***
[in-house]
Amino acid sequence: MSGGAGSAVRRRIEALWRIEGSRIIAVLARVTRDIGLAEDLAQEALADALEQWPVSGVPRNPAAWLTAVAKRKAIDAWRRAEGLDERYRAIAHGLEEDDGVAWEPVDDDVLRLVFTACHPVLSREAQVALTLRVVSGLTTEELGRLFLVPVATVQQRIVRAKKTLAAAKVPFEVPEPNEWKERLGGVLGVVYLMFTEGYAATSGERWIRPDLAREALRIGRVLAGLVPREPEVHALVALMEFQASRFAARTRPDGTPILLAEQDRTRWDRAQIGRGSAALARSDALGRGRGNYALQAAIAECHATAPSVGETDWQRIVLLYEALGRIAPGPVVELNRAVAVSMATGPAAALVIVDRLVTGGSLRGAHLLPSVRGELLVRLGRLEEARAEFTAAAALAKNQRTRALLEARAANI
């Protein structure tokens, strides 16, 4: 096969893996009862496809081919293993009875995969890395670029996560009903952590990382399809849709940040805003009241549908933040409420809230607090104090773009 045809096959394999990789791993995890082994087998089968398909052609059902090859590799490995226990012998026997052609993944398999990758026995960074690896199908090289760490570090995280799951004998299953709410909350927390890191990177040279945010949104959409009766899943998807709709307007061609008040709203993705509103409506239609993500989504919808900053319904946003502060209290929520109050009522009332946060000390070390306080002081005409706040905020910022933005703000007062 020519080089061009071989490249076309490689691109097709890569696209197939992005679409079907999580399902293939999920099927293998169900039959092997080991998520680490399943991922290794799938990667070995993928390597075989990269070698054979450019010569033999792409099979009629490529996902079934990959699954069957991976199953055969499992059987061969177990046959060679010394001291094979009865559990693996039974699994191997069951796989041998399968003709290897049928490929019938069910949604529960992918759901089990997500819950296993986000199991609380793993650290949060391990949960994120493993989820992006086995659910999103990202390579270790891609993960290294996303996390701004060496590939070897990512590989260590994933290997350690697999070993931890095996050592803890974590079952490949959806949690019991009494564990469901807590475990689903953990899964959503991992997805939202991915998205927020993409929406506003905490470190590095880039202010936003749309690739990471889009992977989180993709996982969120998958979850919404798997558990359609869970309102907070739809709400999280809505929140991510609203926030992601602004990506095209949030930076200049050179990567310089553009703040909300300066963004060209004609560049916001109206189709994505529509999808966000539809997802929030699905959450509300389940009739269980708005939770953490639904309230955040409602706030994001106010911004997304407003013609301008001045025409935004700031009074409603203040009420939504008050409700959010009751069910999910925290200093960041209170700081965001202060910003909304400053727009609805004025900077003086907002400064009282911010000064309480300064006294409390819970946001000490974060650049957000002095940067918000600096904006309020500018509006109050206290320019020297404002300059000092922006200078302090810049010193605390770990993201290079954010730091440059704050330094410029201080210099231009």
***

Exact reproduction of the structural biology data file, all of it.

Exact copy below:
[in-house]
Amino acid sequence: MSGGAGSAVRRRIEALWRIEGSRIIAVLARVTRDIGLAEDLAQEALADALEQWPVSGVPRNPAAWLTAVAKRKAIDAWRRAEGLDERYRAIAHGLEEDDGVAWEPVDDDVLRLVFTACHPVLSREAQVALTLRVVSGLTTEELGRLFLVPVATVQQRIVRAKKTLAAAKVPFEVPEPNEWKERLGGVLGVVYLMFTEGYAATSGERWIRPDLAREALRIGRVLAGLVPREPEVHALVALMEFQASRFAARTRPDGTPILLAEQDRTRWDRAQIGRGSAALARSDALGRGRGNYALQAAIAECHATAPSVGETDWQRIVLLYEALGRIAPGPVVELNRAVAVSMATGPAAALVIVDRLVTGGSLRGAHLLPSVRGELLVRLGRLEEARAEFTAAAALAKNQRTRALLEARAANI
């Protein structure tokens, strides 16, 4: 096969893996009862496809081919293993009875995969890395670029996560009903952590990382399809849709940040805003009241549908933040409420809230607090104090773009 045809096959394999990789791993995890082994087998089968398909052609059902090859590799490995226990012998026997052609993944398999990758026995960074690896199908090289760490570090995280799951004998299953709410909350927390890191990177040279945010949104959409009766899943998807709709307007061609008040709203993705509103409506239609993500989504919808900053319904946003502060209290929520109050009522009332946060000390070390306080002081005409706040905020910022933005703000007062 020519080089061009071989490249076309490689691109097709890569696209197939992005679409079907999580399902293939999920099927293998169900039959092997080991998520680490399943991922290794799938990667070995993928390597075989990269070698054979450019010569033999792409099979009629490529996902079934990959699954069957991976199953055969499992059987061969177990046959060679010394001291094979009865559990693996039974699994191997069951796989041998399968003709290897049928490929019938069910949604529960992918759901089990997500819950296993986000199991609380793993650290949060391990949960994120493993989820992006086995659910999103990202390579270790891609993960290294996303996390701004060496590939070897990512590989260590994933290997350690697999070993931890095996050592803890974590079952490949959806949690019991009494564990469901807590475990689903953990899964959503991992997805939202991915998205927020993409929406506003905490470190590095880039202010936003749309690739990471889009992977989180993709996982969120998958979850919404798997558990359609869970309102907070739809709400999280809505929140991510609203926030992601602004990506095209949030930076200049050179990567310089553009703040909300300066963004060209004609560049916001109206189709994505529509999808966000539809997802929030699905959450509300389940009739269980708005939770953490639904309230955040409602706030994001106010911004997304407003013609301008001045025409935004700031009074409603203040009420939504008050409700959010009751069910999910925290200093960041209170700081965001202060910003909304400053727009609805004025900077003086907002400064009282911010000064309480300064006294409390819970946001000490974060650049957000002095940067918000600096904006309020500018509006109050206290320019020297404002300059000092922006200078302090810049010193605390770990993201290079954010730091440059704050330094410029201080210099231009």